December 30, 2008
Rear Window Captioning Makes Digital Cinema Debut
Movie fans heading to the theaters this holiday season can expect thrills, chills, laughter, some tears... and captions in digital cinema! Rear Window Captioning, a system that enables patrons who are deaf or hard of hearing to read captioning discretely displayed at their seat, has been available in select theaters since 1997. While closed captioning has been "almost done" for digitally equipped theaters, a gift from a grandmother named Phyllis Glazer in Omaha ultimately helped push the technology over the goal line.
With the installation of the Rear Window equipment at the Rave Motion Pictures Westroads 14 in Omaha, and through close collaboration by Walt Disney Studios Motion Pictures, Technicolor, Doremi Labs and WGBH, Rear Window Captioning for digital cinema debuted on Christmas Day with Walt Disney Pictures' Bedtime Stories.
To date, more than 300 movie auditoriums screening 35mm films in the U.S. and Canada are equipped with Rear Window and its companion system for moviegoers who are blind or have low vision, DVS Theatrical® (collectively known as Motion Picture Access/MoPix®). Mrs. Glazer, who was familiar with the Rear Window system, approached Rave, and asked that they consider installing a system at their new all-digital multiplex in Omaha for her grandson and others to enjoy. She then went a step further and, with her husband, donated the funding for the installation.
MoPix was developed by Boston public broadcaster and media access pioneer WGBH in the early '90s for the 35mm film marketplace. Captioning and description data for 35mm films is sent to equipped theaters on special CDs which, when loaded into a server, sync the access features with the film.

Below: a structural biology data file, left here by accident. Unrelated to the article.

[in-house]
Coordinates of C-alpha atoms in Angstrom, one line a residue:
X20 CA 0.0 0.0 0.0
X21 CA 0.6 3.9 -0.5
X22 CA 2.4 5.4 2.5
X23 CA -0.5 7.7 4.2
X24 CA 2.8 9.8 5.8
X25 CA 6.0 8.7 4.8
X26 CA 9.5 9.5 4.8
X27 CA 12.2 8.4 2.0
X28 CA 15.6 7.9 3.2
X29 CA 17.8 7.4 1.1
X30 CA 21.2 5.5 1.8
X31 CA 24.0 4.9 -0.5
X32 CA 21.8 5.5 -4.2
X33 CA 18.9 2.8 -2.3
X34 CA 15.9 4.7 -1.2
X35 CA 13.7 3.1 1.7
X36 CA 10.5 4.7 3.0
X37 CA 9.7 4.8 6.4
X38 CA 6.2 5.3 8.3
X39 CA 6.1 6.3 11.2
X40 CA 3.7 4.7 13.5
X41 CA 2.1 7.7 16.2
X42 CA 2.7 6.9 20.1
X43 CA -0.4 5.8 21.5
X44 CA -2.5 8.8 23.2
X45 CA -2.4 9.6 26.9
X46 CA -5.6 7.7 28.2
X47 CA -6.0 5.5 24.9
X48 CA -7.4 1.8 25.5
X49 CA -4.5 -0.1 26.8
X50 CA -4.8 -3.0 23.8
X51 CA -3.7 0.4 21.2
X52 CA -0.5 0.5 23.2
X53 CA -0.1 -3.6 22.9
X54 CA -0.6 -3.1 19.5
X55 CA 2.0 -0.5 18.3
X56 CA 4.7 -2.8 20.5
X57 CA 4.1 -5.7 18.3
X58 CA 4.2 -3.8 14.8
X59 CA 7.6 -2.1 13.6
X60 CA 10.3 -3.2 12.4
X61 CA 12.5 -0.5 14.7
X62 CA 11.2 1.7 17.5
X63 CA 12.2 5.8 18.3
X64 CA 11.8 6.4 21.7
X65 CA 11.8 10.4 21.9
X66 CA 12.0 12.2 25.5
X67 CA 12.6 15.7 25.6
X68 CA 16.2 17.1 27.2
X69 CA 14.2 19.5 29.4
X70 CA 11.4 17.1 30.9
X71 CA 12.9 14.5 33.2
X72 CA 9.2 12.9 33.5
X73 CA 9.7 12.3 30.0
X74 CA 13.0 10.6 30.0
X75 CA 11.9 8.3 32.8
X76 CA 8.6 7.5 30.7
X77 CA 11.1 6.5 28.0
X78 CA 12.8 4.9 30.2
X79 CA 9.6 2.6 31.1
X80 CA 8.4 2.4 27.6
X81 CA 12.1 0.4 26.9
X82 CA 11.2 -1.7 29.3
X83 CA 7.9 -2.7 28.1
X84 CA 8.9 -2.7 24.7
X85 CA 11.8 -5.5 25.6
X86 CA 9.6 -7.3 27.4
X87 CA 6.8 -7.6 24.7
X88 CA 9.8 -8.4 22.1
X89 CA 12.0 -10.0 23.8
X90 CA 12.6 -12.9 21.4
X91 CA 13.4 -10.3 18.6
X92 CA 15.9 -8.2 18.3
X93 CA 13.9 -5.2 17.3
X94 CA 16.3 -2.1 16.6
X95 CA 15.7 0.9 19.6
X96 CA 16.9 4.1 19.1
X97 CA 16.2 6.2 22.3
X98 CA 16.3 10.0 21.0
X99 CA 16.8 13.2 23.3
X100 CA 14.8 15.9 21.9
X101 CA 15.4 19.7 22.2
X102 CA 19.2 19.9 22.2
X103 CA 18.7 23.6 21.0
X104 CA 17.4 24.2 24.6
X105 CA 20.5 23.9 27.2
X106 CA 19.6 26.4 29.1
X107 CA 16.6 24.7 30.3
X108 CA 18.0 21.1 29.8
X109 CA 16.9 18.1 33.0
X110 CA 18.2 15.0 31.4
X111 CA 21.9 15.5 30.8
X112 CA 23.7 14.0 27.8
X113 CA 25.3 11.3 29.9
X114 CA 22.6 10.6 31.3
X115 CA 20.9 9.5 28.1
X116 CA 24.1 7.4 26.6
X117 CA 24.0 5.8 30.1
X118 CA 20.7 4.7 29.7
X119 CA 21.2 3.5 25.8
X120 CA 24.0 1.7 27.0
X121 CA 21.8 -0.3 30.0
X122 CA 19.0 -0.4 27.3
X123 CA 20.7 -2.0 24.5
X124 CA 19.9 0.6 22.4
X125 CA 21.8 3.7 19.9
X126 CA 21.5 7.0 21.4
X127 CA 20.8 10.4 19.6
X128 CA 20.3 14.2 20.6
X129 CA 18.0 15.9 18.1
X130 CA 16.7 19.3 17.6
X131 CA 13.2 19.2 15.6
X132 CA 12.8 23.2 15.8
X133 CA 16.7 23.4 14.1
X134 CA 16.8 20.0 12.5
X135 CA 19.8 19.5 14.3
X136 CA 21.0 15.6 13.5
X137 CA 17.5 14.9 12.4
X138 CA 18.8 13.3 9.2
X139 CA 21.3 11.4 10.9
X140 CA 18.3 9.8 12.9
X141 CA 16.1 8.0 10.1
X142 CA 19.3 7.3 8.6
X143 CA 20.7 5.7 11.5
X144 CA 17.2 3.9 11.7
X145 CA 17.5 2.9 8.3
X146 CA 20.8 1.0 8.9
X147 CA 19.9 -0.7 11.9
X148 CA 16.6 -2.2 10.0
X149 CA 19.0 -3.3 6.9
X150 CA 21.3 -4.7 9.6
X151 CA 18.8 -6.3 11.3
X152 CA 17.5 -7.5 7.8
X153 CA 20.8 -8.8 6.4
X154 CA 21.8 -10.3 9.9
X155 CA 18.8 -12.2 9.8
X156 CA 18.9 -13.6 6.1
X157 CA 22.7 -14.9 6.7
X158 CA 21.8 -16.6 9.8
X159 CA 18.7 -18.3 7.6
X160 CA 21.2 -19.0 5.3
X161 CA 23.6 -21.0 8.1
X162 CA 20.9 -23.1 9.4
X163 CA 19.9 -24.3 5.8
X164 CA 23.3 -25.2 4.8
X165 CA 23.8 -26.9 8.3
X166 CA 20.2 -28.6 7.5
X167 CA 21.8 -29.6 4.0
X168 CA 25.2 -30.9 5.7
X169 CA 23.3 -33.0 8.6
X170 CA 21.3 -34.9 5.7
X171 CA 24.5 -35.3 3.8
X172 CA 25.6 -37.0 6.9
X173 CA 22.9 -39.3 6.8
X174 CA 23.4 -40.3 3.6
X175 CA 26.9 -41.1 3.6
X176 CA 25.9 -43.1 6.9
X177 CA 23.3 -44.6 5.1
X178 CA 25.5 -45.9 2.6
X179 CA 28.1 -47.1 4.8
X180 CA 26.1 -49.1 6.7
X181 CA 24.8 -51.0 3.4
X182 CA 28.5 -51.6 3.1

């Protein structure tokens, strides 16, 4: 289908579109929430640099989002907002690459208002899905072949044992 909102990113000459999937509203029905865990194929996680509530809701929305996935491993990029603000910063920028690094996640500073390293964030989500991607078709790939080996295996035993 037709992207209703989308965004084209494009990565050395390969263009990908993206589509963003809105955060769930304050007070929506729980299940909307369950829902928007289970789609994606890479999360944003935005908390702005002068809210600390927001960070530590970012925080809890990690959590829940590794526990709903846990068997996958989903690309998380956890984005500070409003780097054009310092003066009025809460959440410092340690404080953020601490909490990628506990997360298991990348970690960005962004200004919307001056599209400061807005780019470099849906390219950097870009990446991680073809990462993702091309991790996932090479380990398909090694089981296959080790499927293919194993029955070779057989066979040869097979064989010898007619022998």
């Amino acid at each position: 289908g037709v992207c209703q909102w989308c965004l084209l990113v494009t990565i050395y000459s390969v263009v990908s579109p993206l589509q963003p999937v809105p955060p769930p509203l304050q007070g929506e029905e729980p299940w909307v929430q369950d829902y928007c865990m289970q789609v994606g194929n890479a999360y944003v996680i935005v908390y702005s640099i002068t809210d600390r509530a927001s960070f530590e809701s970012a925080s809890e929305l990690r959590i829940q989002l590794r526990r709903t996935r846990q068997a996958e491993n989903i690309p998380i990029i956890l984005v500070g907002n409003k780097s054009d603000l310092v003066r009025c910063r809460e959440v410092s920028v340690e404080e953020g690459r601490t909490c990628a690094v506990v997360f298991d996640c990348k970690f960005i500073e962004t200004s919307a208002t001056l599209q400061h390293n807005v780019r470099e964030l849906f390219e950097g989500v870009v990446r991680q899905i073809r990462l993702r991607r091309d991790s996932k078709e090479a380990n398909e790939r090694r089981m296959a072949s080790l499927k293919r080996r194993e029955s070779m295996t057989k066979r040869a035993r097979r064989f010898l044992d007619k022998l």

With digital cinema (or dcinema), movies are comprised not of film reels, but digital "packages" of images, sound and data that are compressed, encrypted and transported to theaters via satellite, the Internet, or external hard drives that are downloaded into computer servers. Theater chains and movie studios have been collaborating to convert screens from 35mm film projection to dcinema projection over the last few years. The transition of most screens to dcinema is expected over the next few years.
While a complete roll-out of access-compatible dcinema systems will take place over time, the first major installation of Rear Window is complete and the last major barrier for Rear Window has been overcome. Work continues on DVS Theatrical migration to dcinema, awaiting work underway within the Society of Motion Picture and Television Engineers (SMPTE) on a standard for playout of ancillary audio tracks in dcinema packages. WGBH will continue to work with exhibitors, studios and manufacturers so that dcinema-equipped theaters will be able to welcome all movie patrons in the near future.
Links to companies mentioned:
The Media Access Group at WGBH incorporates The Caption Center, the world's first captioning agency, founded in 1972; Descriptive Video Service® (DVS®), which has made television, film and video more accessible to blind and visually impaired audiences since 1990; and the Carl and Ruth Shapiro Family National Center for Accessible Media (NCAM), a research and development entity that builds on the success of WGBH's access service departments to make existing and emerging technologies more accessible to these under-served audiences. Members of the Media Access Group's collective staff represent the leading resources and experts in their fields. Visit the Media Access Group Web site for more information about closed captioning and description.
Media Access Group at WGBH
617 300-3700 voice
617 300-2489 TTY